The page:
First off, let me just say that I really enjoyed The Force Awakens. Yes, it's basically a remake of A New Hope, and yes, there are too many references to the original. But here's a Star Wars film that actually gets why people love Star Wars! Gone are the corny CGI effects, stilted dialogue and tedious plot devices that turned George Lucas's series reboot into a running joke, and in their place we have something that looks, sounds and feels like the genuine article. Plus Abrams and company have brought the franchise into the new millennium, not least by centering action on a diverse cast of likable young actors. It's not in the same league as A New Hope or The Empire Strikes Back, but The Force Awakens is orders of magnitude better than the prequels.
One thing I particularly enjoyed was how the film declined to infodump the political context, instead letting viewers fill in the blanks. I mean, remember when Obi-Wan Kenobi casually drops that line about the Clone Wars? That needed no explication, and frankly, the Clone Wars were much cooler when they were just an abstract concept. Similarly, we don't really know what the First Order is, what kind of threat it poses, or why it's being opposed by "the Resistance"--a relatively small and poorly-equipped insurgent force--rather than the New Republic and its rather more imposing fleet. That's just how things are.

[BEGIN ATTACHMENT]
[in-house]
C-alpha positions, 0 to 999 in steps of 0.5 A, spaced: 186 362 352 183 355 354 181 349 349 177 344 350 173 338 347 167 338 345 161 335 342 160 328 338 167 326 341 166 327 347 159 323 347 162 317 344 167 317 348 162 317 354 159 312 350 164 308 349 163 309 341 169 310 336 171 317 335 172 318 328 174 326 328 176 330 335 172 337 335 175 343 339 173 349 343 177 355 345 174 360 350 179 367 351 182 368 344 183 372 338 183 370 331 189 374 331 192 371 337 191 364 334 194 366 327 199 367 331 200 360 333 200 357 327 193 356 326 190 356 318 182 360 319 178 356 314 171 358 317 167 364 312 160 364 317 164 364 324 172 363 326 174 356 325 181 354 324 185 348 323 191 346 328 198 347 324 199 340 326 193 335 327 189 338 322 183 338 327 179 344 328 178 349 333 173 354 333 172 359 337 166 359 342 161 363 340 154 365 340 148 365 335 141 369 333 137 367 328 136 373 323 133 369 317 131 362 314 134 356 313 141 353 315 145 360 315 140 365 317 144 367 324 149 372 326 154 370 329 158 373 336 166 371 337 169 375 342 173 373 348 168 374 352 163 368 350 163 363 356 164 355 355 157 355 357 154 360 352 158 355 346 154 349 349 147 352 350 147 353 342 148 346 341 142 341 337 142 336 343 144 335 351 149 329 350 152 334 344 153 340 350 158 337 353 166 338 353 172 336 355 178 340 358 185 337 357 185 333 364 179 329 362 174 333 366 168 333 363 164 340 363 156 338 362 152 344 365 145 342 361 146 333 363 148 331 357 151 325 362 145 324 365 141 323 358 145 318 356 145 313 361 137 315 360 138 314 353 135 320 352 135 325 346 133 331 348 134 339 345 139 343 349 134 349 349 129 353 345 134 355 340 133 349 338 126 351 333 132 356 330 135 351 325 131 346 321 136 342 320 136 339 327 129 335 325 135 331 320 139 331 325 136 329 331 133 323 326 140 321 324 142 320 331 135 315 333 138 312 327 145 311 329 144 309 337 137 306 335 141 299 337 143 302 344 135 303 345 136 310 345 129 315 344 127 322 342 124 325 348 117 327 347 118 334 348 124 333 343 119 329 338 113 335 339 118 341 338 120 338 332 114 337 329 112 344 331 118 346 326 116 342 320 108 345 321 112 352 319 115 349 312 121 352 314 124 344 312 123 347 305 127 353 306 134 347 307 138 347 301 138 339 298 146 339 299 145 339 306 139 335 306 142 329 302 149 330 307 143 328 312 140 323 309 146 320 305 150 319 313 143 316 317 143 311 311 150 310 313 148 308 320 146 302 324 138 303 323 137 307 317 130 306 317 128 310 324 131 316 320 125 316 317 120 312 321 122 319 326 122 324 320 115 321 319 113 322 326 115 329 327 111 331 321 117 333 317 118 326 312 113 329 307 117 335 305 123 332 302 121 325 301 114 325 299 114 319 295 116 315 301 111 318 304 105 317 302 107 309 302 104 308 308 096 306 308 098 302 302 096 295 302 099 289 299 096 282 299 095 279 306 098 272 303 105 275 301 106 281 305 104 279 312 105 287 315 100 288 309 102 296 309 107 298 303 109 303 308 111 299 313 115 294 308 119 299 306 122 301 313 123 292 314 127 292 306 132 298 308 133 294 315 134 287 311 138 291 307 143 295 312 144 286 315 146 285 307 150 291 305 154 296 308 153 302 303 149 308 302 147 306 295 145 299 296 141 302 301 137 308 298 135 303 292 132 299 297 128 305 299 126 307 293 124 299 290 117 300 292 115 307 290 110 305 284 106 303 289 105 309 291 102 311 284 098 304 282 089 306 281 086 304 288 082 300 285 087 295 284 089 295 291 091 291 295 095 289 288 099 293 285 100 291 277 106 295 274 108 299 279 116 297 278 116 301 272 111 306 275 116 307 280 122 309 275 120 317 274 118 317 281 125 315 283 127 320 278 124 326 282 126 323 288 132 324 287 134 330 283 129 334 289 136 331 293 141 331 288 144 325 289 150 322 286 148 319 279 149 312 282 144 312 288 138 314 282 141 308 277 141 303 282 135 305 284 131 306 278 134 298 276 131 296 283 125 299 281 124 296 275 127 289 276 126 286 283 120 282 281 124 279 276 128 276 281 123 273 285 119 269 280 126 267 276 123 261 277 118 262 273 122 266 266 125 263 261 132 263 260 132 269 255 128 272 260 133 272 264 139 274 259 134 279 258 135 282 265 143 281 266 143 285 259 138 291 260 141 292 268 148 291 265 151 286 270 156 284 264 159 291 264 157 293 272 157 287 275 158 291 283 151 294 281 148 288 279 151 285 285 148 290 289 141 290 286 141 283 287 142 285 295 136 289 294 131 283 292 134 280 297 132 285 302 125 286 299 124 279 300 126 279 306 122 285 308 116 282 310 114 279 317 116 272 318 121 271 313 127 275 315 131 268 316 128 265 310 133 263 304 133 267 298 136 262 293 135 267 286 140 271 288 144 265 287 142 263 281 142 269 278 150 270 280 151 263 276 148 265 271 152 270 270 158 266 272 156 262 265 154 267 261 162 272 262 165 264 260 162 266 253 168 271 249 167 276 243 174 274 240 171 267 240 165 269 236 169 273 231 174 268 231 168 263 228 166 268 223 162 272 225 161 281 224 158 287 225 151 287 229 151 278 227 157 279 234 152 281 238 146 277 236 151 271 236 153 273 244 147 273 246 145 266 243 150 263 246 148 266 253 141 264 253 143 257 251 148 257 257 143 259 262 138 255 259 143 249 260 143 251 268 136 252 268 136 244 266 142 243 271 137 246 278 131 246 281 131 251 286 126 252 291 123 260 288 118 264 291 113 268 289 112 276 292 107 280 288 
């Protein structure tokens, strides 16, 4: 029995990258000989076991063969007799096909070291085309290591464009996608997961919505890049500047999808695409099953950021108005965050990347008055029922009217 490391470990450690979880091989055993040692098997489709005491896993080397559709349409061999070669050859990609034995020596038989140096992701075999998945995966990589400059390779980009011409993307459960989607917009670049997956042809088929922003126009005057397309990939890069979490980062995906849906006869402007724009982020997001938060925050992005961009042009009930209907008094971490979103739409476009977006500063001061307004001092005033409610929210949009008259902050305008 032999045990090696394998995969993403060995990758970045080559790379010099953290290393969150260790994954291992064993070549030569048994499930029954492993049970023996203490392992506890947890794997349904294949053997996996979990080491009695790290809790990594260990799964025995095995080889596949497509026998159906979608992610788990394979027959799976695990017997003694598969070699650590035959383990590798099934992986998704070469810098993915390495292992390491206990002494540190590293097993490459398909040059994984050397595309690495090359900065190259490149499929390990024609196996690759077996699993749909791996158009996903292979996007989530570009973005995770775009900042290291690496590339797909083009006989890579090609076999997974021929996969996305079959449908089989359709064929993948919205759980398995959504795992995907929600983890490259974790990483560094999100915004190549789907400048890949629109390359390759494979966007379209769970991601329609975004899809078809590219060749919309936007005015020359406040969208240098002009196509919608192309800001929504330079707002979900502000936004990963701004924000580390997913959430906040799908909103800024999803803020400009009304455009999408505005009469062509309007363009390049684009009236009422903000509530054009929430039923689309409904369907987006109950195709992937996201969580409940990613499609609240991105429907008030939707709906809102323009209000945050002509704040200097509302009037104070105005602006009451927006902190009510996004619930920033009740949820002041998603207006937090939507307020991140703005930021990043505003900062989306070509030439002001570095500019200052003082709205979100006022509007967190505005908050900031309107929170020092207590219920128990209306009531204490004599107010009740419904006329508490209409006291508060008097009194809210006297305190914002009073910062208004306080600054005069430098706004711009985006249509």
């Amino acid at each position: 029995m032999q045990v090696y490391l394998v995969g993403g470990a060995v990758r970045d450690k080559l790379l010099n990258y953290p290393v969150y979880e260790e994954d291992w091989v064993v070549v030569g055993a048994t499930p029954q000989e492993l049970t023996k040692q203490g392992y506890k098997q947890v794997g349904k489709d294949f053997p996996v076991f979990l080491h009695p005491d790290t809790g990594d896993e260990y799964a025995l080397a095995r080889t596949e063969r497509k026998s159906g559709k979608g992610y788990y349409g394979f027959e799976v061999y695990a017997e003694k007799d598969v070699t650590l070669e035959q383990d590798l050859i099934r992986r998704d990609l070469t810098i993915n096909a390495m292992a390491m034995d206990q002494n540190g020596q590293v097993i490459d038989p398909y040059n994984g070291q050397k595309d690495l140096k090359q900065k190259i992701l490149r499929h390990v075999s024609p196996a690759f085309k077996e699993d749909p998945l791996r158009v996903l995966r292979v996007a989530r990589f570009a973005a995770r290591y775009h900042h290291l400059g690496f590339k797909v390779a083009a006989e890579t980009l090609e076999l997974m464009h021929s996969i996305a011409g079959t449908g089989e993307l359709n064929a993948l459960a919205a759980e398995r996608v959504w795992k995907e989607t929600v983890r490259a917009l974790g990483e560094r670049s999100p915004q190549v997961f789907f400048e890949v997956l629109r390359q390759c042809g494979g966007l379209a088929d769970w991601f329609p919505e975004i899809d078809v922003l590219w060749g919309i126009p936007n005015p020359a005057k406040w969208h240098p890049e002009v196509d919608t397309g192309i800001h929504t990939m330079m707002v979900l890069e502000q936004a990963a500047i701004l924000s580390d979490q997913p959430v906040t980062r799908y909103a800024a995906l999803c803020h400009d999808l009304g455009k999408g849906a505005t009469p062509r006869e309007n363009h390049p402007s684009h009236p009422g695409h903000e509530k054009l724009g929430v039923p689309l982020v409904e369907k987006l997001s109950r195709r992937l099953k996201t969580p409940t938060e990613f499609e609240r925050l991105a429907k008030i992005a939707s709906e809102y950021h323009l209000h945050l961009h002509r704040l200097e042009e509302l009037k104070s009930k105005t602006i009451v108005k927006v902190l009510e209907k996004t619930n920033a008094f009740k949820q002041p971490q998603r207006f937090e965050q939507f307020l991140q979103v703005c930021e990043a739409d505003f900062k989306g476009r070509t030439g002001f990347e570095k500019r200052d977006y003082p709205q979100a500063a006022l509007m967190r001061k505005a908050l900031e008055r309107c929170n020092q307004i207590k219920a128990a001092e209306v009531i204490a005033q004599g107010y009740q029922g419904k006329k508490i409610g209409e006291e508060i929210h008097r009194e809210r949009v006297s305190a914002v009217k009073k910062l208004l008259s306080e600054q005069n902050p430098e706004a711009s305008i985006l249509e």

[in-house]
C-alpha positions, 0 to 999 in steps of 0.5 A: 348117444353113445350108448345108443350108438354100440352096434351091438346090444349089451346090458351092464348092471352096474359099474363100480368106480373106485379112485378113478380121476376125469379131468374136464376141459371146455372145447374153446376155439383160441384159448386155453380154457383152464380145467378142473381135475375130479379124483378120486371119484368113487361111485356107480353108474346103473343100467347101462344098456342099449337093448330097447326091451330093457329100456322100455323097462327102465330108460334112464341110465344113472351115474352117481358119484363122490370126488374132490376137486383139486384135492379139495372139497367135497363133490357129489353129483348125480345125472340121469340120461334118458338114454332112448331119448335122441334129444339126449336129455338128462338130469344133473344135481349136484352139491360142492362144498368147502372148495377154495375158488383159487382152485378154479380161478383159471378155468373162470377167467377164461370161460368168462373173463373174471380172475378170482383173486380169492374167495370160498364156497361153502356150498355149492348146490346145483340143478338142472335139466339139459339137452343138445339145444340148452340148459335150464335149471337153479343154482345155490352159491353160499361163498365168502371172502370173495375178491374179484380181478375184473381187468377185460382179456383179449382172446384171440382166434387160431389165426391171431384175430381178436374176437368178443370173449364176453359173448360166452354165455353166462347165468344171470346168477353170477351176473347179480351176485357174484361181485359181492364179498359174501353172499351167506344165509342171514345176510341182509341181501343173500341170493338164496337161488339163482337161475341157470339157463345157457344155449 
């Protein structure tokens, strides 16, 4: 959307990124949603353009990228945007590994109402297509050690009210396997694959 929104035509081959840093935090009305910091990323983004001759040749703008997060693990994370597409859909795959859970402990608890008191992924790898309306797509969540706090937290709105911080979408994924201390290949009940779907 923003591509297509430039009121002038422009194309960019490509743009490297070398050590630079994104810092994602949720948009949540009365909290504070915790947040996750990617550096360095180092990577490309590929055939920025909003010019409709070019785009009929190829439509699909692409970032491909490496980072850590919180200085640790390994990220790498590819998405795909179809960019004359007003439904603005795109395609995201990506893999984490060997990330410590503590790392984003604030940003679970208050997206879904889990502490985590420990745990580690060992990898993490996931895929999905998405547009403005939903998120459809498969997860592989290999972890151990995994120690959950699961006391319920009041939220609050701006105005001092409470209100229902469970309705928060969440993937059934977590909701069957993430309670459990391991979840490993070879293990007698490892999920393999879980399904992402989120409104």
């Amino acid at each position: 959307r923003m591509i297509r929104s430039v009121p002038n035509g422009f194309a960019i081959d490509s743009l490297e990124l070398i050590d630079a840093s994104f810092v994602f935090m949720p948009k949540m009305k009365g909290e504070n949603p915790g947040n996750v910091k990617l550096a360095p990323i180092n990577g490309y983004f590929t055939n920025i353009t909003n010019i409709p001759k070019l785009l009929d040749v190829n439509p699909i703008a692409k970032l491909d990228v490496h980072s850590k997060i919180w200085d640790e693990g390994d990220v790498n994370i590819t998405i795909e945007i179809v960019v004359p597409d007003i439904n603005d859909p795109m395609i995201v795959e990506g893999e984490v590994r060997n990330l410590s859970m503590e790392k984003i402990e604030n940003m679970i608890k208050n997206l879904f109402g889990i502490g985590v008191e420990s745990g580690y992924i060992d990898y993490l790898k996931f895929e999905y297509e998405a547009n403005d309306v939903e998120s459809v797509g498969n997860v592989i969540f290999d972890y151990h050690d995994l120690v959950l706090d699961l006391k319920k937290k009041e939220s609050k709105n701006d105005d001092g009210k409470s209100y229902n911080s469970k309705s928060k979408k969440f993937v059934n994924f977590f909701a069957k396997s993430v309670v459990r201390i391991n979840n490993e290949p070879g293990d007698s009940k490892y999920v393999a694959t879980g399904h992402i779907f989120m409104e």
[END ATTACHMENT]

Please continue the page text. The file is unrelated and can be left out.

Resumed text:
Prior to seeing the film, I had expected the First Order to be the insurgents--similar to how things work in Timothy Zahn's Thrawn trilogy. And that role reversal might have injected some appealing moral grayness into the narrative. But Star Wars isn't really about moral grayness, and so the creation of the Resistance may have been driven by a desire to avoid exactly that kind of scenario.